Aged Care Commissioner Rae Lamb chose Anzac Day to issue a warning to providers that complaints need to be dealt with more publicly.
In an interview with journalists from the Sydney Morning Herald, Ms Lamb urged providers to “say a lot more about the complaints they get and how they handled them”.
“It is time to be proactive and bring these things into the sunlight,” she was quoted in the article.
“At the moment, we are in the environment where people are being given a lot more control over their care, but to make good choices, people need more information.”
Ms Lamb told the journalists that providers should detail the number and types of complaints they received and how they were resolved, both on their websites and at actual facilities.
She also said she is receiving “more and more” home care complaints but did not provide any detail about the number of complaints or indicate how many were quickly resolved.
The last figures released by the Commissioner in January showed the most complaints related to residential care but of those relating to home care, the more frequent issues were fees and communication.
This apparently remains the case, with clients believing they did not need or had not used services they have been charged for.
“The financial stuff is wide-ranging. It is not just about the financial charges and additional fees,” Ms Lamb said.
Perceived failures in consultation and communication, food and personal care also featured prominently.
At the end of the article, the journalists said Fairfax Media is beginning an investigation of the aged care sector and wants consumers to share their stories.
Darren Mathewson, acting CEO of ACSA, told Inside Ageing that while changes to the standards and accreditation processes will improve transparency, issues should be discussed and resolved between the provider, the resident and their family.
“Residents’ needs are paramount, and Aged & Community Services Australia believes that if there are concerns about a resident’s care and services these should first be discussed and resolved between the provider and the resident and their family,” he said.
“ACSA is also supportive and involved in the development of consumer focussed reports and standards which will form part of the accreditation processes and will improve aged care transparency and accountability.”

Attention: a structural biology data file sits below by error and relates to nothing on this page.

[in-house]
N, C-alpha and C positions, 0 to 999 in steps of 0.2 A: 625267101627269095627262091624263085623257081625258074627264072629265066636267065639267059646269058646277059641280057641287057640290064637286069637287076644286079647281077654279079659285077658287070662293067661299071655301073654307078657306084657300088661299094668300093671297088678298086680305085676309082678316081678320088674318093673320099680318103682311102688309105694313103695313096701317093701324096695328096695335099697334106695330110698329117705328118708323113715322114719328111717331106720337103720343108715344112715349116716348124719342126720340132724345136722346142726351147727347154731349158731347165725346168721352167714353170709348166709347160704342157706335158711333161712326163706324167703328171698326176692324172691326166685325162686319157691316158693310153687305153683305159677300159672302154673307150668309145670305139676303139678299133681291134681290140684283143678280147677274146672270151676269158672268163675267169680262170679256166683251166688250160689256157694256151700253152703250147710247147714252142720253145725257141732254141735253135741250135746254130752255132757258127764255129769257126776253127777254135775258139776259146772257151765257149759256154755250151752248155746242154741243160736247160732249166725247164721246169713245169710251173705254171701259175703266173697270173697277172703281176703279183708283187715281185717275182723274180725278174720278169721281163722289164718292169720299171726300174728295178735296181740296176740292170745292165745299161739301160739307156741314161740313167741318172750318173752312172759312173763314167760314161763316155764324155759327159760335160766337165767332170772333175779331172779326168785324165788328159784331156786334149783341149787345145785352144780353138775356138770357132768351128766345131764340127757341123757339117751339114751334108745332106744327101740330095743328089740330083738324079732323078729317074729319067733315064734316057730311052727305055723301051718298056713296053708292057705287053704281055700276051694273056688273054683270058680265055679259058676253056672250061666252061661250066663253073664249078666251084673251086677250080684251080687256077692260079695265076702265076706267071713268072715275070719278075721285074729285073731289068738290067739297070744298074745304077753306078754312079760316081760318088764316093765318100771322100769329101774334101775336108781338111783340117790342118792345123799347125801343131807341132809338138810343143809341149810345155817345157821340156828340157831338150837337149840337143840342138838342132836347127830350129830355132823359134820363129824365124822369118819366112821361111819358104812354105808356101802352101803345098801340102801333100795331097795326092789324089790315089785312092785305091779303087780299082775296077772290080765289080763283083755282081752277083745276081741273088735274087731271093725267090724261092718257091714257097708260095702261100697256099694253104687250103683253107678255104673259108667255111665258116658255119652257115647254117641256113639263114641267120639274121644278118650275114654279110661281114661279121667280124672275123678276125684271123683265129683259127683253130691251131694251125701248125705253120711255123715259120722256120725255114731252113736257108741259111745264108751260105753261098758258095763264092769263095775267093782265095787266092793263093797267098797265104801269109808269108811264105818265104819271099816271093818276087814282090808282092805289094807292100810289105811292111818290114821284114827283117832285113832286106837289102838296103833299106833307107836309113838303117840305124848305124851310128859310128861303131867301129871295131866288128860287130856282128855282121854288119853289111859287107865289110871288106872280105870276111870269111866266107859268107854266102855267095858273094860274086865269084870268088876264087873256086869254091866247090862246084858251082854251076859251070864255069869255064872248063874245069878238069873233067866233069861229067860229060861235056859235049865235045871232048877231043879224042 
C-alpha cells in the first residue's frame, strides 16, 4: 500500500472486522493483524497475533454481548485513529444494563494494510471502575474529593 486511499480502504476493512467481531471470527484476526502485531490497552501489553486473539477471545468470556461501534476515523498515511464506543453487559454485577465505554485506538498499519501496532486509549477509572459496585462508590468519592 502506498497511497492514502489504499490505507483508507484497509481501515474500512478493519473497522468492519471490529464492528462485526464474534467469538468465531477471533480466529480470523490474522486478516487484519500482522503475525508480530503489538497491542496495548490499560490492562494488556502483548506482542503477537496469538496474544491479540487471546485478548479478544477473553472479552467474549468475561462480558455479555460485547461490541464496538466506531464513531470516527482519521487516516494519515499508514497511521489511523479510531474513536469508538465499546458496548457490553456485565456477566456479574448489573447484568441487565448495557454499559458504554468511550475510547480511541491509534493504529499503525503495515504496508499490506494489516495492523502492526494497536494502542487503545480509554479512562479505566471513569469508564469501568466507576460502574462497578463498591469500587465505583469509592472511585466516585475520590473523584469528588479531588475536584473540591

“Our industry invests heavily in workforce development to ensure the staff in our organisations are professional, dedicated and passionate about their work and consistently meet high standards.”
“Aged care is a highly regulated industry and subject to stringent standards, enforced by the Australian Aged Care Quality Agency (AACQA). This includes both regular scheduled site visits and unscheduled “spot-checks” to ensure that providers are meeting high standards.”
“In terms of home care fees, consumers are only required to pay what is in the contract they have negotiated and agreed on with the provider. If they believe the fees are too high they can choose another service provider,” he said.
Most providers we spoke to today appear unfazed by the provocative comments, and welcome the Department’s efforts to support transparency and continuous quality improvement.
National Director of UnitingCare Australia Claerwen Little said the organisation supports a consumer-centred approach to aged care, including “appropriate transparency around quality and compliance to assist clients to choose services that best meets their needs.”
“The Department of Health is in the process of developing a single aged care quality framework for aged care services that receive Commonwealth funding. In our submission to that process, we commented on the importance of services improving the consumer’s capacity to be part of the continuous improvement process, to move the sector away from a ‘compliance’ approach,” she said.
Benetas CEO, Sandra Hill said the transition to a consumer-orientated market heightens the need for transparency about complaints and disputes to ensure consumers have the information they need to make the right choices.
“We support moves toward greater transparency, and would welcome an opportunity to work with the Commissioner to ensure the sector continues to communicate in an open and honest manner with older Australians and their families,” she said.